Infidelity inflicts a deep wound to a spouse who has been betrayed. Is it possible to repair the damage?
First of all, I think that people who have committed adultery should absolutely tell their spouses how much they are aware of having caused their suffering … They won’t be “absolved” until this suffering has been taken into account. In the beginning, they should also accept the incomprehension on the part of the other. They should not avoid the discussion their spouses would insist on having: “Why did you do this? And how did I disappoint you? What went wrong?” They would then have to provide all the necessary proof that they have definitely put an end to the extramarital affair and be extremely transparent about their activities, to regain the other’s trust while realizing that this cannot be done instantly. It is then that they should simply and humbly ask for forgiveness, without attempting to justify themselves.
And how should the one who has been betrayed behave?
They should avoid rushing to judgment. Human weakness is a known fact. One does not have to approve to understand this. They should tell themselves that put into the same situation, they too could have succumbed. They should also realize the efforts that their spouse is making in accepting to put an end to the relationship, so as to remain faithful to their marriage vows, instead of simply saying: “It was his or her duty after all!” They must abstain from making their spouse pay for the huge suffering that has been caused and making him or her feel guilty. Rather, they should ask themselves what they must modify in their own behavior, so that he or she can find fulfillment by their side.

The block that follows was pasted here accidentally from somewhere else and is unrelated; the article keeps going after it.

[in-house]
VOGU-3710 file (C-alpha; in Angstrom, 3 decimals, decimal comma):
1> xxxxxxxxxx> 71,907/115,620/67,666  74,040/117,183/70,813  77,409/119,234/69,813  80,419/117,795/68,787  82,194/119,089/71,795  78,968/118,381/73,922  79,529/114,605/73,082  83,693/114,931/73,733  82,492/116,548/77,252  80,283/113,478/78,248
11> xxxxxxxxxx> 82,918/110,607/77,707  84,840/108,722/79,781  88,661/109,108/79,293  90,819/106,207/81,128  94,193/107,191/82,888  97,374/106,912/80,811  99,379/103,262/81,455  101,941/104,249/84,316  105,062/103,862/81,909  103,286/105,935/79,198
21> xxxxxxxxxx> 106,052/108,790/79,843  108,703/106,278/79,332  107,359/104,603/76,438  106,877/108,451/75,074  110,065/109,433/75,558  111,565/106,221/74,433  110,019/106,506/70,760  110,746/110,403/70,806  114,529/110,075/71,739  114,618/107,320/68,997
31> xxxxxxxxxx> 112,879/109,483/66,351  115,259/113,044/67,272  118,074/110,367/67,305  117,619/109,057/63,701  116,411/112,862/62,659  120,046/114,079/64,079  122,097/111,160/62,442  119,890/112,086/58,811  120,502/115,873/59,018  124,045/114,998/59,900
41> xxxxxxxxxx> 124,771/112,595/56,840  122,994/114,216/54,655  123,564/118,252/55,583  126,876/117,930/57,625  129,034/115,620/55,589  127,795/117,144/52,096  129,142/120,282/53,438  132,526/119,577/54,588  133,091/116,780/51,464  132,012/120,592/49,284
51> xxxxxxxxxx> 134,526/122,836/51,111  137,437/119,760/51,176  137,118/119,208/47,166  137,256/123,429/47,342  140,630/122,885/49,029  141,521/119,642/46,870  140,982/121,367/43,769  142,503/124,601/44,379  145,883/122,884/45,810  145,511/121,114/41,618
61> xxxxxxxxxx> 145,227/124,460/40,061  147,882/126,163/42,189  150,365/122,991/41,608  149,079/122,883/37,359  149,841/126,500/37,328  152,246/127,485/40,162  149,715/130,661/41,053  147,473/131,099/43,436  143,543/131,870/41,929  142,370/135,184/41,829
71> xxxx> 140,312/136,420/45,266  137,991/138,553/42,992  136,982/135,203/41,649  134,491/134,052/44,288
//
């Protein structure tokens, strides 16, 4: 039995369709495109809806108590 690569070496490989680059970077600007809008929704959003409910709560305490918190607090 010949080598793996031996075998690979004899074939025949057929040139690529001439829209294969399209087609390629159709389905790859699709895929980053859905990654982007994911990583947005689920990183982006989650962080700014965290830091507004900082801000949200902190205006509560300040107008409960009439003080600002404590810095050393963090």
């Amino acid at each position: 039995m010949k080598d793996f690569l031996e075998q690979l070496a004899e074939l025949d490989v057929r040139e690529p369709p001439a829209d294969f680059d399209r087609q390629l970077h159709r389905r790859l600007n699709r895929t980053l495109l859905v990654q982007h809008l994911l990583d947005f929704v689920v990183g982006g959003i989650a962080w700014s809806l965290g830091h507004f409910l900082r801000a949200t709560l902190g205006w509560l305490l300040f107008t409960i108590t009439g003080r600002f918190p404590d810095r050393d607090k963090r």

Can we start over after infidelity?
Some couples, who have experienced infidelity and at times have been on the verge of separation, manage to start over. This “turbulence” can be used positively in the future. Often, infidelity that has been overcome allows the spouses to start over on new basis, In any case, it pulls them out of the unfulfilling relationship that perhaps can explain it in the first place.
Father Denis Sonet